Despite all the progress made since the UN Human Rights Council unanimously adopted the landmark UN Guiding Principles on Business and Human Rights (UNGPs) eight years ago, the business and human rights (BHR) movement remains over-reliant on “the business case” to persuade business leaders that respecting human rights is good for its bottom line. That’s why the benefit corporate form, a new legal entity, and the certified B Corp, a standard developed by the non-profit B Lab, present such an interesting contrast. The aim of the B Corp movement, which advocates for both the legal entity and certification standard, is to build positive social impact into corporate purpose, thereby eliminating a key issue the BHR movement struggles with: the intrinsic valuation of a social good.

In 2015 we embarked on research to see if, in fact, the B Corp movement holds the key to this problem. After all, the B Corp movement appears to share several goals with the BHR movement: getting corporations to respect human rights; maintaining a “wide aperture” so that all company impacts on people and communities are understood and addressed; and creating solid standards of conduct, transparency, and accountability.

Curiously, we discovered that the two movements are traveling along parallel tracks. Few within the B Corp movement seemed to be aware of the UNGPs. And the BHR movement rarely acknowledged the standards developed by the B Corp movement under its B Corp certification scheme, or the significance of benefit corporation legislation. Not much has changed in the nearly four years since then.

We spent over 18 months probing both benefit corporations and B Corporations. We studied the literature on benefit corporation legislation and certified B Corps and statements of the B Lab executives driving the B Corp movement. We conducted interviews with social enterprise leaders, including B Lab staff and members of the B Corp movement. We also tested the B Impact Assessment certification standard by creating hypothetical companies of different sizes and degrees of human rights risk — from medium to high — and running those companies through two versions (2013 and 2016) of the assessment to see whether our answers would trigger questions with specific human rights content.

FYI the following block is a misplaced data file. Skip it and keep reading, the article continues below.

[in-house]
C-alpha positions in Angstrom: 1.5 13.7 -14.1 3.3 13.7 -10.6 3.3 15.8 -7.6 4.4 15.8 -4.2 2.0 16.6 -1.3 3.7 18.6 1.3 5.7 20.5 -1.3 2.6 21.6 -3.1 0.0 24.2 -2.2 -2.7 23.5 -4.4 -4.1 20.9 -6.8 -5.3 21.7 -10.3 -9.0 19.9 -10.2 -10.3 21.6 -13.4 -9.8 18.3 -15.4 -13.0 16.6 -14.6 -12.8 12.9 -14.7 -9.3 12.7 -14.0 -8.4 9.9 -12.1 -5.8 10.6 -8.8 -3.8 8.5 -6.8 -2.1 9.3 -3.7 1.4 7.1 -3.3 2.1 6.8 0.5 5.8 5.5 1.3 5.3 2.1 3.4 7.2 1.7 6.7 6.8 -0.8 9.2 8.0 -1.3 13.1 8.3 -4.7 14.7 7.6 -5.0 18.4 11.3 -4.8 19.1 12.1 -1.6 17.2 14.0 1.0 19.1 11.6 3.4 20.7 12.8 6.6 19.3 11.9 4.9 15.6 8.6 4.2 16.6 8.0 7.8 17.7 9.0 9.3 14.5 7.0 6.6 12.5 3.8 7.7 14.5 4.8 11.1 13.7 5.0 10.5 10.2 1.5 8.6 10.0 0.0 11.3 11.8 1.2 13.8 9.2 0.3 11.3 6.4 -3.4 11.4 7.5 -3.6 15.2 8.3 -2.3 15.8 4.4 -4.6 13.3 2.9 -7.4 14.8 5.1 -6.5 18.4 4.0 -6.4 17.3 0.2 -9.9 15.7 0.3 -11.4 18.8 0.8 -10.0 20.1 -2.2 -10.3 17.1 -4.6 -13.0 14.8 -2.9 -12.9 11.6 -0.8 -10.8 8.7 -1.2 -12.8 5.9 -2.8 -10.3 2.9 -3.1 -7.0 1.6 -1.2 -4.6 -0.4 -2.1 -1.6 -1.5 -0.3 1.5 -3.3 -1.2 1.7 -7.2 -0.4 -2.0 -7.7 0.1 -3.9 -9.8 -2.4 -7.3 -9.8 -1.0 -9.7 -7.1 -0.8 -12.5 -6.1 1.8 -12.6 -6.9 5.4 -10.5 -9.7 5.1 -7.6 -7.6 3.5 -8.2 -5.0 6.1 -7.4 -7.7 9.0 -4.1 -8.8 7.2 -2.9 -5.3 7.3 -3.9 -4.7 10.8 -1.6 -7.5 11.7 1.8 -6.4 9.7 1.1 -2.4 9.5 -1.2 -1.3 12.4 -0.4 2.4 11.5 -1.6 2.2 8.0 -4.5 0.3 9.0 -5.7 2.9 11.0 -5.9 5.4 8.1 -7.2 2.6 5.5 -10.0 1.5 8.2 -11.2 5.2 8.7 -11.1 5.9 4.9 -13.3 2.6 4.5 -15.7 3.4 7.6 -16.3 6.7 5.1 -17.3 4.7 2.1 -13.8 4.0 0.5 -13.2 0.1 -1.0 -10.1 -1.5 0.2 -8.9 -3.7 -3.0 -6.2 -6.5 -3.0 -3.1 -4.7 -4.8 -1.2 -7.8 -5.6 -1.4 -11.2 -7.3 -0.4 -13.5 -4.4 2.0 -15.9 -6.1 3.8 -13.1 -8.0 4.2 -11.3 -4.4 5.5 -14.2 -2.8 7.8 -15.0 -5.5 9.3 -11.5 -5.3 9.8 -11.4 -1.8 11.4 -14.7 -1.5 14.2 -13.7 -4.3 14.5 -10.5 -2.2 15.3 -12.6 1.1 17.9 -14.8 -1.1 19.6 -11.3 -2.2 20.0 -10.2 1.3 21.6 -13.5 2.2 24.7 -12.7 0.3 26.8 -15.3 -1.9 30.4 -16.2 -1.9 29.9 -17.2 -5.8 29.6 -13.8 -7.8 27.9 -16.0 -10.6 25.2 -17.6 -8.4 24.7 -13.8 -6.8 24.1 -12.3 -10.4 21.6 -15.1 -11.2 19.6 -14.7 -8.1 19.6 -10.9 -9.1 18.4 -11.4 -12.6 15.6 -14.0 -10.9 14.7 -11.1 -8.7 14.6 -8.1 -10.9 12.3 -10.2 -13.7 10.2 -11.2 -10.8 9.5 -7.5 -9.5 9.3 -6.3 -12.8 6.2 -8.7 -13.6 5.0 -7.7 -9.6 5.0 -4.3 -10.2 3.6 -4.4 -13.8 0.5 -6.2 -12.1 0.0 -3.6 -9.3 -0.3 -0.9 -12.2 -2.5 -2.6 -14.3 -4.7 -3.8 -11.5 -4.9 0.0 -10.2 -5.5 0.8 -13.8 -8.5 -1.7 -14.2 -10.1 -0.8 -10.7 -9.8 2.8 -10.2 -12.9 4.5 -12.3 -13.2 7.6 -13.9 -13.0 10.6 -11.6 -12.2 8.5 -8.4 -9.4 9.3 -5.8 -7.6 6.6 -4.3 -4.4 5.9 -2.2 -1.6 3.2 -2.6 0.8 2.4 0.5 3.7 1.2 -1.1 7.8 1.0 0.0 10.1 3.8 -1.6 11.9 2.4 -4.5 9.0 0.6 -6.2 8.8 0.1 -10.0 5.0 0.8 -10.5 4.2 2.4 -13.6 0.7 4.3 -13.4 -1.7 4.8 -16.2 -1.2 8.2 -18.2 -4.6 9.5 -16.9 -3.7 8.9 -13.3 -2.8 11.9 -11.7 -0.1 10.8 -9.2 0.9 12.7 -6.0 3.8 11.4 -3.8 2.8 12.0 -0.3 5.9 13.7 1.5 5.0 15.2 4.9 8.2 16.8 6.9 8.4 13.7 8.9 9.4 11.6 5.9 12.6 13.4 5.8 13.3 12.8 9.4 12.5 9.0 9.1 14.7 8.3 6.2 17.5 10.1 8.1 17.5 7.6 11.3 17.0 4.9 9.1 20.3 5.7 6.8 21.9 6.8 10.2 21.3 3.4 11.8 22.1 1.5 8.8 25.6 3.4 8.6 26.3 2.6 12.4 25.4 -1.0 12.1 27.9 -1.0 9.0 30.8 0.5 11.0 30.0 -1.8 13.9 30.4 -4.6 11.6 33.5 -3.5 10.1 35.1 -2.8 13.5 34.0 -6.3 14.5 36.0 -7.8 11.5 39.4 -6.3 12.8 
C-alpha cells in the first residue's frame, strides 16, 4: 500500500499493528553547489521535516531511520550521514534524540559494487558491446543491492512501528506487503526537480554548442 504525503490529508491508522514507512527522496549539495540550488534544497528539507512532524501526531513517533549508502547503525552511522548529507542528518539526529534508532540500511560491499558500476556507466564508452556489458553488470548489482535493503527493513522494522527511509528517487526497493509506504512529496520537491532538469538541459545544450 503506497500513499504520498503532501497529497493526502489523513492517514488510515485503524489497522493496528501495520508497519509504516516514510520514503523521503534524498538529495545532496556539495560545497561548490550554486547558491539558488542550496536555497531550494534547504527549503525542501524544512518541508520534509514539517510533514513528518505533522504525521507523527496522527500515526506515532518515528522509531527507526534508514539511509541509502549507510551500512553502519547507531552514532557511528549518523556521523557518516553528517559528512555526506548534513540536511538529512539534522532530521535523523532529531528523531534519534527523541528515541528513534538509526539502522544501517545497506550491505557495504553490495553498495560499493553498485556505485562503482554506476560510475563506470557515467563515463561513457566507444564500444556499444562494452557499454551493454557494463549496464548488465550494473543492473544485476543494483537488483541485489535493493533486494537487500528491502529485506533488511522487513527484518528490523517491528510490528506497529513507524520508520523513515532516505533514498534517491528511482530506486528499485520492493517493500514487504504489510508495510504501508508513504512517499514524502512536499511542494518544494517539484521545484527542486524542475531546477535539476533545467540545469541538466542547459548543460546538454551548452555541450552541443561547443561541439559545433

We found that the impact assessment only weakly captures the human rights impact. In fact, we found few references to the term “human rights” in either version of the assessment. The section on “community” does not contain meaningful measures of human rights harms that BHR advocates would expect to see, such as information on land grabbing or violence by police or private security companies in connection with the company’s operations. Instead, the questions emphasize charitable giving and civic engagement. To the limited extent that the assessment picks up human rights harms, such findings do not necessarily preclude certification. A company can reach the required minimum score of 80 (out of 200) without, for example, ensuring a core labor right like freedom of association and collective bargaining, or without conducting a human rights impact assessment, which is the bedrock of corporate responsibility for the BHR movement.